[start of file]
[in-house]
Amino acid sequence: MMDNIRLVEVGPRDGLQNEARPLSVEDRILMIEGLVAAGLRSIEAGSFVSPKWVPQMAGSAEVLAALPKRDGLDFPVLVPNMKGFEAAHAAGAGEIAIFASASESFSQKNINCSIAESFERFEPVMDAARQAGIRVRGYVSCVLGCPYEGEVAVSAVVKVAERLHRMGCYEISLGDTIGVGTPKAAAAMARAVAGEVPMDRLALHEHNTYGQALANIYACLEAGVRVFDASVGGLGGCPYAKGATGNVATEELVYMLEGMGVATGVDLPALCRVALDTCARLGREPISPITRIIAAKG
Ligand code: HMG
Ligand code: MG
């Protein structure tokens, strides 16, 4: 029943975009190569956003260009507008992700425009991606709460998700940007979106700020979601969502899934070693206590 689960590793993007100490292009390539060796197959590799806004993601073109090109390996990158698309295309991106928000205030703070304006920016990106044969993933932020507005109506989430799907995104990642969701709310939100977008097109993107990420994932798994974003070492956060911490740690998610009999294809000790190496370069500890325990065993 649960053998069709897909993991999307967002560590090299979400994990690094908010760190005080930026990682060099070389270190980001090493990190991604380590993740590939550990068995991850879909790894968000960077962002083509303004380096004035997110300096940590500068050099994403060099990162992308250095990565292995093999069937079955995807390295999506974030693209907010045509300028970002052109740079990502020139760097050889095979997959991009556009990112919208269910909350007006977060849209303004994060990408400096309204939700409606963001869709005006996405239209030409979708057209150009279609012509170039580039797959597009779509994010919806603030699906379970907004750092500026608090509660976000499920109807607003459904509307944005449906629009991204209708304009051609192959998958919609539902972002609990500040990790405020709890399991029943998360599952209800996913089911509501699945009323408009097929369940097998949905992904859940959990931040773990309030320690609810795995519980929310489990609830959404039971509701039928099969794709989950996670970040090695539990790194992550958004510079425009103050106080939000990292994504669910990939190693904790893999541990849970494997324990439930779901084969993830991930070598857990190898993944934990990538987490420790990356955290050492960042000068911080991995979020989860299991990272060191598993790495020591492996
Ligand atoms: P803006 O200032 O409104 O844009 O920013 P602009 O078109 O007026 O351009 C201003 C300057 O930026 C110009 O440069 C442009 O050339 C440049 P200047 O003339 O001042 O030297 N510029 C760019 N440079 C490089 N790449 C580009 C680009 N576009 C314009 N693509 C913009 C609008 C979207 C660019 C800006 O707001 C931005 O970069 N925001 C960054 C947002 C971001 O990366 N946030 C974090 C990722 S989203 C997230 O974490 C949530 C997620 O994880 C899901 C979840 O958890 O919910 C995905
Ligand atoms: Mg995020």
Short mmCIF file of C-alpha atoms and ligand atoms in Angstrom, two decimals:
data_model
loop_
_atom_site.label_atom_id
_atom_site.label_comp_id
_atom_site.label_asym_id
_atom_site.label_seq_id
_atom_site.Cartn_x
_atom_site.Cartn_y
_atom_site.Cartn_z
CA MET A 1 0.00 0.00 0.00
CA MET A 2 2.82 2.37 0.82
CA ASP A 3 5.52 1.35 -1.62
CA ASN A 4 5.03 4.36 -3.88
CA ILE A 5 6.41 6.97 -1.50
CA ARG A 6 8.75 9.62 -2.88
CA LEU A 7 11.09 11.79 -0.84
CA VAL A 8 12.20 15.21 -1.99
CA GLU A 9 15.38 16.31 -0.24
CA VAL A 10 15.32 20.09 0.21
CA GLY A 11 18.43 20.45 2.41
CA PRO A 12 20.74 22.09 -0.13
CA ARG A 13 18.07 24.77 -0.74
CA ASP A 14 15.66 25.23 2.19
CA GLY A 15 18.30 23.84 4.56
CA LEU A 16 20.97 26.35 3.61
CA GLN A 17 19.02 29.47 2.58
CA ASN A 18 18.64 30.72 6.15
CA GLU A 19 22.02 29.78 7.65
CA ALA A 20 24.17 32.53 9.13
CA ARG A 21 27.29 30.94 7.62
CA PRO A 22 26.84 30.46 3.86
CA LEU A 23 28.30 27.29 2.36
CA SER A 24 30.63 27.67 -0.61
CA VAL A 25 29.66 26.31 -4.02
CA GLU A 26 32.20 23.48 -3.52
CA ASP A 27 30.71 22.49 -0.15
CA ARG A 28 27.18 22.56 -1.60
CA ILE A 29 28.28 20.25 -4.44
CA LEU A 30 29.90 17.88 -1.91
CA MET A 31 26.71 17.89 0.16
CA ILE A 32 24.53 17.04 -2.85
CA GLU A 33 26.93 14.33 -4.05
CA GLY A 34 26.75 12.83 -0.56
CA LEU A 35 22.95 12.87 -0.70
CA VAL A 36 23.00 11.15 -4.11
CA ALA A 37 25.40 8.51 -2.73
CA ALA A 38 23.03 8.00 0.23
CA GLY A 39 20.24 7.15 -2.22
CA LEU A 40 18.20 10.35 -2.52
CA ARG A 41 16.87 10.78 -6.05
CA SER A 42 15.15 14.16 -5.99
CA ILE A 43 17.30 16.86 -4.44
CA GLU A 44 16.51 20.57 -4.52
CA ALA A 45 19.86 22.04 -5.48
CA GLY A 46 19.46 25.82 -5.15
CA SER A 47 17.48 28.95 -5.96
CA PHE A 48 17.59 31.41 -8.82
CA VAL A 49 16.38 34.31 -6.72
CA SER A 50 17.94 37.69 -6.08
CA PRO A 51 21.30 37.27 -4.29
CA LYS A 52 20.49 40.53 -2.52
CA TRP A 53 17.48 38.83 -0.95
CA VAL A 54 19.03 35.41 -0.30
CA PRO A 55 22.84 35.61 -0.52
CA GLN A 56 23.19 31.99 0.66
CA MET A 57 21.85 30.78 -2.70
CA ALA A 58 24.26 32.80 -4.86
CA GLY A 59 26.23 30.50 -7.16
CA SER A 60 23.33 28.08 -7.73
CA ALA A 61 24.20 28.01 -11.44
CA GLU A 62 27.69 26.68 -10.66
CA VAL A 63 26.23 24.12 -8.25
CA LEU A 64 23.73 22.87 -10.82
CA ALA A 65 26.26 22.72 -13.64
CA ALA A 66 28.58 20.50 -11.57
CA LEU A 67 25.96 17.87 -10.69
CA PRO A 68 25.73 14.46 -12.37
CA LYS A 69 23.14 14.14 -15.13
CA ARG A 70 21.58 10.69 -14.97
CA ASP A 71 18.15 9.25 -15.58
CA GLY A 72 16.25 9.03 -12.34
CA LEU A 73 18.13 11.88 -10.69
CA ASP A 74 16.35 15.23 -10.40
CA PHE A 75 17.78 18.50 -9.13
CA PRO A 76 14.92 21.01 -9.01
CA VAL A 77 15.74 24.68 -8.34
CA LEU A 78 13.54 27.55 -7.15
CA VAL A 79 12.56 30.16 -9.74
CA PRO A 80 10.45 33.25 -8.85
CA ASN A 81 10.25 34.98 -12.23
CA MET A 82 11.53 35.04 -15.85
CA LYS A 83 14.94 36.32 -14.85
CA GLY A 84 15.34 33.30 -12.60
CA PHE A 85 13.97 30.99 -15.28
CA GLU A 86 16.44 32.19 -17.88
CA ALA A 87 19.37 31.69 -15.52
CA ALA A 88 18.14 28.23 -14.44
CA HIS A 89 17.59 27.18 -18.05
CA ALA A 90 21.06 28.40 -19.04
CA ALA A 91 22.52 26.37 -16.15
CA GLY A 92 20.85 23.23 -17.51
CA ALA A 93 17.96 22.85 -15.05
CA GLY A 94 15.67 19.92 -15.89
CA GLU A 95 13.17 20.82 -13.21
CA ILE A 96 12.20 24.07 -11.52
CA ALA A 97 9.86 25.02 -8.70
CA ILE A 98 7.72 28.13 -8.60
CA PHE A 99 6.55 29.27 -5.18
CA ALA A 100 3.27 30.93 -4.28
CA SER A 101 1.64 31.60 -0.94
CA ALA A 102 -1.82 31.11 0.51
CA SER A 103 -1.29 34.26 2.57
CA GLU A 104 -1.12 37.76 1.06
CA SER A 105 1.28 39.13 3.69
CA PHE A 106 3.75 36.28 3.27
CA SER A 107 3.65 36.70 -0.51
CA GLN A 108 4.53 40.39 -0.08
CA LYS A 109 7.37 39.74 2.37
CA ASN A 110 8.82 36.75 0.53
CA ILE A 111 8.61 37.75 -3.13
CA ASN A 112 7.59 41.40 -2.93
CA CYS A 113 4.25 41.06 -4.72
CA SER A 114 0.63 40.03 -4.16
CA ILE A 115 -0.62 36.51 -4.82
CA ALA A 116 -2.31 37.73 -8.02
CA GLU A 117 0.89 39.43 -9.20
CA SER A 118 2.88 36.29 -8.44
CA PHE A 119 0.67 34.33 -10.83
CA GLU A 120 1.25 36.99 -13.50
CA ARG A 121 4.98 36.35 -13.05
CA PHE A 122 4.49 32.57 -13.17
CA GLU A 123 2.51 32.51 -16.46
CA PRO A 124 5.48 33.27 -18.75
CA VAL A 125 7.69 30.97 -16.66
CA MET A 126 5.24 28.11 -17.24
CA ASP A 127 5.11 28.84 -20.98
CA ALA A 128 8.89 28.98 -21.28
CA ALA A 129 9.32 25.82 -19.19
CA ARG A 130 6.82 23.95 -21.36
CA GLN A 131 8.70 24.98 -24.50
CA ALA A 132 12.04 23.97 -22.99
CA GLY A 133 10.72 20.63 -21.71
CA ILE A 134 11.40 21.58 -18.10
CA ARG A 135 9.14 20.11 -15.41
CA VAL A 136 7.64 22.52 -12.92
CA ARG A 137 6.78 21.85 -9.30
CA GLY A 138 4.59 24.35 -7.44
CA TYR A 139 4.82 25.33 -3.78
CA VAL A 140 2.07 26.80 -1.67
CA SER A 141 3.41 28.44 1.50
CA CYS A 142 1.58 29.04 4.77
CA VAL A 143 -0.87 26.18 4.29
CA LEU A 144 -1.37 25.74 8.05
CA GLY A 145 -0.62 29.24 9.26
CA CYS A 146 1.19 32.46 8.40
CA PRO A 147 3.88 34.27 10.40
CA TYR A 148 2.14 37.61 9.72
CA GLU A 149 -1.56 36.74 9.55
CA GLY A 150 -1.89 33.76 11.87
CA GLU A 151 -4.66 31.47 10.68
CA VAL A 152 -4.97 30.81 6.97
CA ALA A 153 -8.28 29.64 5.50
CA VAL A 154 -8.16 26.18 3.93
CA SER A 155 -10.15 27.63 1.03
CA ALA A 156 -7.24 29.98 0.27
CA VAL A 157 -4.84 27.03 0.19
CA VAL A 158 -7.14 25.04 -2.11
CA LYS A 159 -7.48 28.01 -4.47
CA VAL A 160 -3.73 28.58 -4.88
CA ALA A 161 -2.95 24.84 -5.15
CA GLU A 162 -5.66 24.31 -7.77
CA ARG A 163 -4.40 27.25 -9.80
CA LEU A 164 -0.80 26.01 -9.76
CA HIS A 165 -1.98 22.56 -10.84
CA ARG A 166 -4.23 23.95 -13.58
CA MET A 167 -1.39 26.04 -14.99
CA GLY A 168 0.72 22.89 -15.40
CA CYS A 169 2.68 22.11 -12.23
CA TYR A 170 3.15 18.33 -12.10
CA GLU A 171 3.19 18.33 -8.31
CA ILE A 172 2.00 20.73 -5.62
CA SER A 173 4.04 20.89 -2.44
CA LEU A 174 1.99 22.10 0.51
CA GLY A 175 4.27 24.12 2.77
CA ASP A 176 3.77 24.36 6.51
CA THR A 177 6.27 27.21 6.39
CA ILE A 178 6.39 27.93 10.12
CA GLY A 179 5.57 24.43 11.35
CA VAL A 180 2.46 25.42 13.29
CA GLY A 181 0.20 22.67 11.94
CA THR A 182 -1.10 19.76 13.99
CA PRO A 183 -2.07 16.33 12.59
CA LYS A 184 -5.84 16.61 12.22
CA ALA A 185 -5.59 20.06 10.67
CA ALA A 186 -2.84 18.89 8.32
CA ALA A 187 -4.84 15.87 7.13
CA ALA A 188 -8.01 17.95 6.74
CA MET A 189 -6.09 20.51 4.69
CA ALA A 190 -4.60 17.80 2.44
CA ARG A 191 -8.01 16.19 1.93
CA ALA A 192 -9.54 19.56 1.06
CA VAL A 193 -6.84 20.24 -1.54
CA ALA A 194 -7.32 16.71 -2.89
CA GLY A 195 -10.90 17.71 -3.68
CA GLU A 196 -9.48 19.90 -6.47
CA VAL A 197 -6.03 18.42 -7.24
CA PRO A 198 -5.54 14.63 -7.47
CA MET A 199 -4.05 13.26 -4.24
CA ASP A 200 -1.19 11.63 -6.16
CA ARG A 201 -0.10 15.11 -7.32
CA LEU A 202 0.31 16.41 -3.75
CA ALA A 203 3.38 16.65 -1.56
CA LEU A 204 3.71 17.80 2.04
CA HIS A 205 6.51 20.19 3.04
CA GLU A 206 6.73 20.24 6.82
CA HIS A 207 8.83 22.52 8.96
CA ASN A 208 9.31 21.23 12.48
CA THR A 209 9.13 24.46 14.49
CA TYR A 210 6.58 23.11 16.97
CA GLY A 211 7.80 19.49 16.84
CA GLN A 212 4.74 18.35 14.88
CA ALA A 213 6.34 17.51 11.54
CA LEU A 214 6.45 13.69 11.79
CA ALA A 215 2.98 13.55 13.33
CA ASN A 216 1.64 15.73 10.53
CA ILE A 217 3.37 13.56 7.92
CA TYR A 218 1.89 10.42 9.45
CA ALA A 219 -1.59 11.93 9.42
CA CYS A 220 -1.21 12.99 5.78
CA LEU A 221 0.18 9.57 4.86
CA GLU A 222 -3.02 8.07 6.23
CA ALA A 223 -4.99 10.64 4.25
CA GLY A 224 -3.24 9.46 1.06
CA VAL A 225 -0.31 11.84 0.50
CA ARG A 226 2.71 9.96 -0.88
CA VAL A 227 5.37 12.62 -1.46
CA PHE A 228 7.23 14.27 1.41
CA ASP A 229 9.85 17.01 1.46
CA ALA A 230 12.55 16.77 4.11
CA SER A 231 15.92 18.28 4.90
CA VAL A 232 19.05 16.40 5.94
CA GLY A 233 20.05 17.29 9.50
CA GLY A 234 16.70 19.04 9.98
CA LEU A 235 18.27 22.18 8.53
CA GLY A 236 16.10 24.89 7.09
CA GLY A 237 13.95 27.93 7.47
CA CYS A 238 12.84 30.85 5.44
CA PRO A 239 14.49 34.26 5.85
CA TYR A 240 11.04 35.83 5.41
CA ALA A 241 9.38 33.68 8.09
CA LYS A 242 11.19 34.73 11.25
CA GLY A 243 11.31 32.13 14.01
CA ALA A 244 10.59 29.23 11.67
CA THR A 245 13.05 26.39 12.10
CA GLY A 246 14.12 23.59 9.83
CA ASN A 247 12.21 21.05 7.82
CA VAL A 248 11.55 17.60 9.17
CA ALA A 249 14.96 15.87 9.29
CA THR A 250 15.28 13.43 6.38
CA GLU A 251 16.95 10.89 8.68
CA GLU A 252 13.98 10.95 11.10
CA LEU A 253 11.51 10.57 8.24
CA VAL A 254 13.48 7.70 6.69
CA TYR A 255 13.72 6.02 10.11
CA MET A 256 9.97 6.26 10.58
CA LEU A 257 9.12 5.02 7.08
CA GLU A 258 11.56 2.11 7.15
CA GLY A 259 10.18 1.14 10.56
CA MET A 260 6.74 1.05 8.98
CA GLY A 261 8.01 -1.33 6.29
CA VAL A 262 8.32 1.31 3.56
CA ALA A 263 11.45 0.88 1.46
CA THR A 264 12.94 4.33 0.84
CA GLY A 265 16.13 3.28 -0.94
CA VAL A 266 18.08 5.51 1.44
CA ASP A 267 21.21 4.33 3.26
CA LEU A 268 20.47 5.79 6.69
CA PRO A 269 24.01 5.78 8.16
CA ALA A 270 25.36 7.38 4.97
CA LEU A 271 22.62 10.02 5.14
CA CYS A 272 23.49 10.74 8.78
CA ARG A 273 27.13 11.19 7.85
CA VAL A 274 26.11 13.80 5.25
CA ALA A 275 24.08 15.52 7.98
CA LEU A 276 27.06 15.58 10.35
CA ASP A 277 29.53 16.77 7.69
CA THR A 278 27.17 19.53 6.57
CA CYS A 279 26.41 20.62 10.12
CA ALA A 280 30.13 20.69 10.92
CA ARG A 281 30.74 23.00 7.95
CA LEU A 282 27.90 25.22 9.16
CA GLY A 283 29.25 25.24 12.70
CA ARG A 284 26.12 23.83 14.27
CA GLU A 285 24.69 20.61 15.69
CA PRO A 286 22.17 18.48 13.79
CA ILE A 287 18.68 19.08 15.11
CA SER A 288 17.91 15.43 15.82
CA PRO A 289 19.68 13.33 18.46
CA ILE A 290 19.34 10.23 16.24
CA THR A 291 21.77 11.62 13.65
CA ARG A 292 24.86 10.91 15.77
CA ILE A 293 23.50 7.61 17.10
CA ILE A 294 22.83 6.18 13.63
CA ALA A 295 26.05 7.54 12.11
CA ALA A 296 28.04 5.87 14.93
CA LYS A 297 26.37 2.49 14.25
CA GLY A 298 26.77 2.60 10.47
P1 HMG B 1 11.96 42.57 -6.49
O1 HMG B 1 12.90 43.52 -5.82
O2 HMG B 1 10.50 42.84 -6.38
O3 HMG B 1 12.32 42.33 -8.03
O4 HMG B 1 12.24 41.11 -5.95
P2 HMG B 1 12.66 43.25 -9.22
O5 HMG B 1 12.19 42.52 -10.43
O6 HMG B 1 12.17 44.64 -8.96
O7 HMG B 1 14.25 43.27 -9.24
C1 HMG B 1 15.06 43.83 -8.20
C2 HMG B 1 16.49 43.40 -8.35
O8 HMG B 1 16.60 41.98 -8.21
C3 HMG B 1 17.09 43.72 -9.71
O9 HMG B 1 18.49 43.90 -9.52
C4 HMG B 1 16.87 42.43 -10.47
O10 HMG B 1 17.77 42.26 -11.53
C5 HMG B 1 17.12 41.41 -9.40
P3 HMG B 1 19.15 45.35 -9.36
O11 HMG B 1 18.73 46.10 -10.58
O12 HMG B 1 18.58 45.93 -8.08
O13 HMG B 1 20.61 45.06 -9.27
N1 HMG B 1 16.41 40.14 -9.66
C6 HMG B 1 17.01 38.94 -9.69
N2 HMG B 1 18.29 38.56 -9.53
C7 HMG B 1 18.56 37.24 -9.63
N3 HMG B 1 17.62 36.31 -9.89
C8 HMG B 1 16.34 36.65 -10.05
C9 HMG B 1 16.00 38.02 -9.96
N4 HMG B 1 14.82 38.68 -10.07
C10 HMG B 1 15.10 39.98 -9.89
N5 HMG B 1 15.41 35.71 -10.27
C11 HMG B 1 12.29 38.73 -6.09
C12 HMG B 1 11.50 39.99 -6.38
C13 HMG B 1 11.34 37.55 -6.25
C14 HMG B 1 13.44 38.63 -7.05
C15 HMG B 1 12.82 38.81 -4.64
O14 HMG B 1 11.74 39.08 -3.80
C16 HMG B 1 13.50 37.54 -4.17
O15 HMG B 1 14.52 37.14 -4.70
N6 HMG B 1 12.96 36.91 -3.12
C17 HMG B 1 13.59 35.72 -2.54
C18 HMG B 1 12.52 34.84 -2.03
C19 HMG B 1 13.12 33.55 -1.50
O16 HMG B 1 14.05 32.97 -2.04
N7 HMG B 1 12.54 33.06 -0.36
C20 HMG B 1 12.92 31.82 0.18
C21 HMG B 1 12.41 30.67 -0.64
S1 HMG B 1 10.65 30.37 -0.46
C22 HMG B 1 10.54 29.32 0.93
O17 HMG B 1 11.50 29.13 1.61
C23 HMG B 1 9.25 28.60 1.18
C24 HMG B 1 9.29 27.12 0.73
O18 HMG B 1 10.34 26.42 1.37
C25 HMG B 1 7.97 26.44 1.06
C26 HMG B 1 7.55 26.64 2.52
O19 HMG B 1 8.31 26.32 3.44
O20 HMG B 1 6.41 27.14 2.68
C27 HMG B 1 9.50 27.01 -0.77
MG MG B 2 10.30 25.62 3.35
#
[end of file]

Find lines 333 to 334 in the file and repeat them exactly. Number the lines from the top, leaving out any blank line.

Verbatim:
P3 HMG B 1 19.15 45.35 -9.36
O11 HMG B 1 18.73 46.10 -10.58